Why we should do more to support the Hong Kong protest movement

The 2019 General Election Liberal Democrats manifesto calls for standing to a peaceful world; not only because this is our value, but also everyone deserves a better world. When we jointly face challenges in our support for liberal democracies, stable partnerships are often fostered. One such alliance calls for “Honouring our legal and moral duty to the people of Hong Kong by reopening the British National Overseas Passport offer, extending the scheme to provide the right to abode to all holders”. Nonetheless, do words suffice in supporting the civilians in Hong Kong who are among those standing in defiance of brutal dictatorships?

Since the 2019 autumn conference, the situation in Hong Kong deteriorated substantially. By the end of December 2019, more than 7000 protesters had been arrested according to the figures from Hong Kong Police Force. For all that, it did not include those who disappeared after arrests, or those being transported to Mainland China. Two thirds of those arrested were between eleven to twenty five years old, and half of them were students. Some who were reported to have disappeared were later found dead under suspicious circumstances. New York Times investigations revealed police tactics on the day nearly caused a mass stampede as police deployed tear gas without warning, cornering civilians into a dead end. Demonstrators in that incident adverted mass injuries by shattering glass and forcibly entering an office building for refuge.

Lord Patten, former governor of Hong Kong, recently reminded there persists indiscriminate arrests. This affects both the protection and welfare of the populace. This comes back to the question of policing by consent. When Sir Robert Peel pushed for the establishment of a professional police force in England – which became the Metropolitan Police, politicians took extended lengths to establish the concept of ‘policing with consent’. The selection and their code of conduct were strict, the Peelers stood out in public and, more importantly, as a symbol of being accepted to patrol the law, they were unarmed.

Britain is a joint signatory to the Sino-British Joint Declaration; therefore, we have a duty to protect the well-being of the people of Hong Kong. We are facing uncertainty after Brexit, but it is the time to show the world that the United Kingdom will still be the model of Western Democracy.

Through the efforts of our party members, there will be an International Affairs and Defence motion on Hong Kong during the Liberal Democrats Spring Conference in York in March this year. It reads as:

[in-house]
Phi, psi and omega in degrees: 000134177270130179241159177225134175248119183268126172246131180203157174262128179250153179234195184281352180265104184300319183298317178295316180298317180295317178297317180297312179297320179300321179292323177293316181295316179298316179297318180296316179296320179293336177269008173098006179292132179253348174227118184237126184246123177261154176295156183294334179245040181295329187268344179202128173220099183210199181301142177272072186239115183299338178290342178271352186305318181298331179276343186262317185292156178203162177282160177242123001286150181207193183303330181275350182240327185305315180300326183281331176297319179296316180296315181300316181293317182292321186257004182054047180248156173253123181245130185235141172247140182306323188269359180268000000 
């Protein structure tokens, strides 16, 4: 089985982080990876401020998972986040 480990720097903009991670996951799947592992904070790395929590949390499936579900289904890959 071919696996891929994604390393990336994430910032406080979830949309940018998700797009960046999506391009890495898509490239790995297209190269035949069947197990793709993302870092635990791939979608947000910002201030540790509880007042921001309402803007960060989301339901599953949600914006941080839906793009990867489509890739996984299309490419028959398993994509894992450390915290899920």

• Granting BN(O) holders the right to abode and reopening the applications of the nationality
  • Forbid UK manufacturers to supply equipment for HK police to suppress the protest movement by suspending the export licenses
  • UK government should use its diplomatic and economic power to pressure the Chinese government not to suppress the HK protest movement by mobilising its military force

It is a small step, but it will bring hope to those who suffered in Hong Kong, particularly when they cannot see where lights laid ahead of them. We should, therefore, proceed to actions to achieve our commitments.

* Larry Ngan is Data Officer for Brent Liberal Democrats, a member of Friends of Hong Kong and a campaigner on Hong Kong affairs.

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3 Comments

  • John Marriott 20th Feb '20 - 9:09am

    When I hear the name of Hong Kong I think of the Victorian opium trade and how we and other western nations exploited the old Chinese Empire. We accepted that, when our ‘lease’ on the colony ran out, that would be the end of it. What did we expect would happen, despite the reassurances from the Communist Chinese government? Just look at what happened to Tibet.

    I guess I’m sounding a bit like Neville Chamberlain did before the war about Czechoslovakia, “a far off country” etc. Like the USA, China has the muscle, both economic and particularly military, to do more or less what it likes. It’s a big fish, and getting even bigger, in the world of geopolitics. It certainly won’t bother what a minnow like us says. Mind you, didn’t we once offer residence to all those Hong Kong Chinese in the event of things going belly up? I suppose you could argue that we have a moral obligation to people who, until 1997, were subjects of Her Majesty. Now that would certainly blow a hole in our new, oven ready immigration plans!

  • nvelope2003 20th Feb '20 - 9:30am

    Allowing immigration from Hong Kong could be the only way Britain could prosper out of the EU. Many Chinese are dynamic energetic entrepreneurial people. They do not expect the Government to do much for them. Bring it on.

  • Johnny McDermott 28th Feb '20 - 4:52pm

    It would be good to see this post get bumped up to the top again. Far too ambivalent a response, though admit, I struggled to reply feeling grim about the prospects of democracy there.
    Some immediate action I discovered on Ed Davey’s twitter feed: https://www.libdems.org.uk/hong-kong?recruiter_id=1524862
    It’s not much, not the steps Larry rightfully calls for… but we need to be able to spin multiple plates. If we abandon HK and other international concerns (Afghanistan is on a knife edge and could use some support from external players that aren’t desperate to abandon them like the US) because of self-obsession (with domestic/ EU issues), we will do ourselves few favours. We certainly won’t be able to call ourselves internationalists or cosmopolitans with a straight face.

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